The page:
The entire story can be read at: 
https://www.abc.net.au/news/2019-03-18/kathleen-folbigg-new-evidence-suggests-wrongly-convicted-killing/10910200

PUBLISHER'S NOTE: I am monitoring this case/issue. Keep your eye on the Charles Smith Blog for reports on developments. The Toronto Star, my previous employer for more than twenty incredible years, has put considerable effort into exposing the harm caused by Dr. Charles Smith and his protectors - and into pushing for reform of Ontario's forensic pediatric pathology system. The Star has a "topic" section which focuses on recent stories related to Dr. Charles Smith. It can be found at: http://www.thestar.com/topic/charlessmith. Information on "The Charles Smith Blog Award"- and its nomination process - can be found at: http://smithforensic.blogspot.com/2011/05/charles-smith-blog-award-nominations.html Please send any comments or information on other cases and issues of interest to the readers of this blog to: hlevy15@gmail.com.  Harold Levy: Publisher; The Charles Smith Blog.




Space to play or pause, M to mute, left and right arrows to seek, up and down arrows for volume

60 Minutes Australia: Carol Matthey, a woman formerly accused of four children’s murder, says notorious serial killer Kathleen Folbigg could be innocent," Sammi Taylor reports on 9News, as Sixty Minutes Australia episode on the Kathleen Folbigg case is about to air at 8.30 PM on Sunday, March 17..."In an almost parallel case, Kathleen Folbigg had four babies die: two boys and two girls. The deaths, between 1989 and 1998, were originally thought to be caused by SIDS. But Folbigg was later charged with the murder of three of the children and the manslaughter of a fourth. She was convicted in 2005 and is serving a 30-year sentence in Silverwater women's prison but has always maintained her innocence."


60 Minutes airs this Sunday at 8.30pm on Channel Nine, after Married at First Sight. For more information on 60 Minutes, visit the official website.

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QUOTE OF THE DAY: "Ahead of an inquiry into Folbigg's conviction that could pave the way for her to walk free after 15 years in jail, Ms Matthey said her family's tragedy is proof that four dead children could be a tragic medical mystery and not a sinister crime. "Medical experts can be wrong and are wrong," Ms Matthey said. "She could be innocent.""

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STORY: "60 Minutes: Woman formerly accused of four children’s murder says notorious serial killer Kathleen Folbigg could be innocent," by 60 Minutes Digital Producer Sammi Taylor, published  by 9News on March 17,   2019.

PHOTO CAPTION: "Between 1998 and 2003, four of Geelong mum Carol Matthey's children – Jacob, Chloe, Joshua and Shania – died in her care."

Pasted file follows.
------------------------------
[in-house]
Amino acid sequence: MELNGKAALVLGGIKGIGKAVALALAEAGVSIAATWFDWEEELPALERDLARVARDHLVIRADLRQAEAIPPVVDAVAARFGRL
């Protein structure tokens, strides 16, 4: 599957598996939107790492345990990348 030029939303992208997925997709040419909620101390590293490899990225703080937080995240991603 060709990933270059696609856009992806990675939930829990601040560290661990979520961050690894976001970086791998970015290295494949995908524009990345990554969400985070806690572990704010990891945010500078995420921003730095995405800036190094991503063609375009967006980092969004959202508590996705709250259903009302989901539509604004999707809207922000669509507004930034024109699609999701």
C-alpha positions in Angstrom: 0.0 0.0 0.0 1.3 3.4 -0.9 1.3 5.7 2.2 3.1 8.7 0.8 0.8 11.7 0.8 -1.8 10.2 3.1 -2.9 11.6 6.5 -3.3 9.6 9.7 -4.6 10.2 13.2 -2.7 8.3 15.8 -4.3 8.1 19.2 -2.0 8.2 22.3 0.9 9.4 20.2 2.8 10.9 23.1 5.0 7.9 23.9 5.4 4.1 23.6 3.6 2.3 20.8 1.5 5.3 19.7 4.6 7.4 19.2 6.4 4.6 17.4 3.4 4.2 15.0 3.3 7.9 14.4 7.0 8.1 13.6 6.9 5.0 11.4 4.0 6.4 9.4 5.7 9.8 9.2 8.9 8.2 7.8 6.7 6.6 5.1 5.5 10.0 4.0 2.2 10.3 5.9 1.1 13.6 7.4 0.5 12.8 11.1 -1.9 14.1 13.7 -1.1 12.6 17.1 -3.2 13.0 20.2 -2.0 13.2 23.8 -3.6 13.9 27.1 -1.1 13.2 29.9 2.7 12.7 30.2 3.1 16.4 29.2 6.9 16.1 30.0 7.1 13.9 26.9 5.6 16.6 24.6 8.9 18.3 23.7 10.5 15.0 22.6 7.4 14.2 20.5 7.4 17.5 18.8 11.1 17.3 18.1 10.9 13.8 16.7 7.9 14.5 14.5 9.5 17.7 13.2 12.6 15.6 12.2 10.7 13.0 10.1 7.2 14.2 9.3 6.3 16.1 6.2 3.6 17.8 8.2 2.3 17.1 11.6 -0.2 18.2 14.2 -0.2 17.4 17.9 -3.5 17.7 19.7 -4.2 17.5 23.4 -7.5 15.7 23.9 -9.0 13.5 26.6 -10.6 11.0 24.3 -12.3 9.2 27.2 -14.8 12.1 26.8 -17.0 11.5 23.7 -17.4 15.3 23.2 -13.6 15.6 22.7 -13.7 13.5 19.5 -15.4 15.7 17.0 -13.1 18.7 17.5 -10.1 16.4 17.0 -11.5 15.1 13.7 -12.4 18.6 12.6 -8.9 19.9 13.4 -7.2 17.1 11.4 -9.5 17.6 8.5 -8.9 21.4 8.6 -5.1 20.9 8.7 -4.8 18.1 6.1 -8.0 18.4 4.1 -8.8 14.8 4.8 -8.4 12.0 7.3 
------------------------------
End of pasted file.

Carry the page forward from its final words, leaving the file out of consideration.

PHOTO CAPTION: "In 2007, the case against the mother was dropped when the judge threw out the evidence of star witnesses.

PHOTO CAPTION: "In an almost parallel case, Kathleen Folbigg had four babies die: two boys and two girls. The deaths, between 1989 and 1998, were originally thought to be caused by SIDS."

GIST: "A mother cleared of the murders of her four children has claimed Kathleen Folbigg, Australia's worst female serial killer, may be innocent. In an exclusive interview with 60 Minutes reporter Tara Brown, Carol Matthey speaks for the very first time about the sudden deaths of her four babies. Between 1998 and 2003, four of Geelong mum Carol Matthey's children – Jacob, Chloe, Joshua and Shania – died in her care. In 1998, Jacob passed away aged seven months. Two years later, Chloe died at nine weeks. Forensic pathologists said both children suffered Sudden Infant Death Syndrome, known as SIDS. Two years later, at just three months old, Joshua stopped breathing. At the time, his death was thought to be caused by a blood infection. "I can't remember exactly what I was thinking but I think the main thing was, it can't be happening again," Ms Matthey tells Tara Brown in her first-ever interview. But it was the death of three-and-a-half-year-old Shania that caused alarm bells to sound in 2003. Too old for SIDS, pathologists were unable to say what caused the little girl's death. The unexplained circumstances of Shania's death raised concerns among police. In 2005, they arrested Ms Matthey and charged her with the murder of all four children. But in 2007, the case against the mother was dropped when the judge threw out the evidence of star witnesses.Ahead of an inquiry into Folbigg's conviction that could pave the way for her to walk free after 15 years in jail, Ms Matthey said her family's tragedy is proof that four dead children could be a tragic medical mystery and not a sinister crime. "Medical experts can be wrong and are wrong," Ms Matthey said. "She could be innocent.""

https://www.9news.com.au/2019/03/17/02/37/60-minutes-carol-matthey-kathleen-folbigg-sids-serial-killer-courts

PUBLISHER'S NOTE: I am monitoring this case/issue. Keep your eye on the Charles Smith Blog for reports on developments. The Toronto Star, my previous employer for more than twenty incredible years, has put considerable effort into exposing the harm caused by Dr. Charles Smith and his protectors - and into pushing for reform of Ontario's forensic pediatric pathology system. The Star has a "topic" section which focuses on recent stories related to Dr. Charles Smith. It can be found at: http://www.thestar.com/topic/charlessmith. Information on "The Charles Smith Blog Award"- and its nomination process - can be found at: http://smithforensic.blogspot.com/2011/05/charles-smith-blog-award-nominations.html Please send any comments or information on other cases and issues of interest to the readers of this blog to: hlevy15@gmail.com.  Harold Levy: Publisher; The Charles Smith Blog.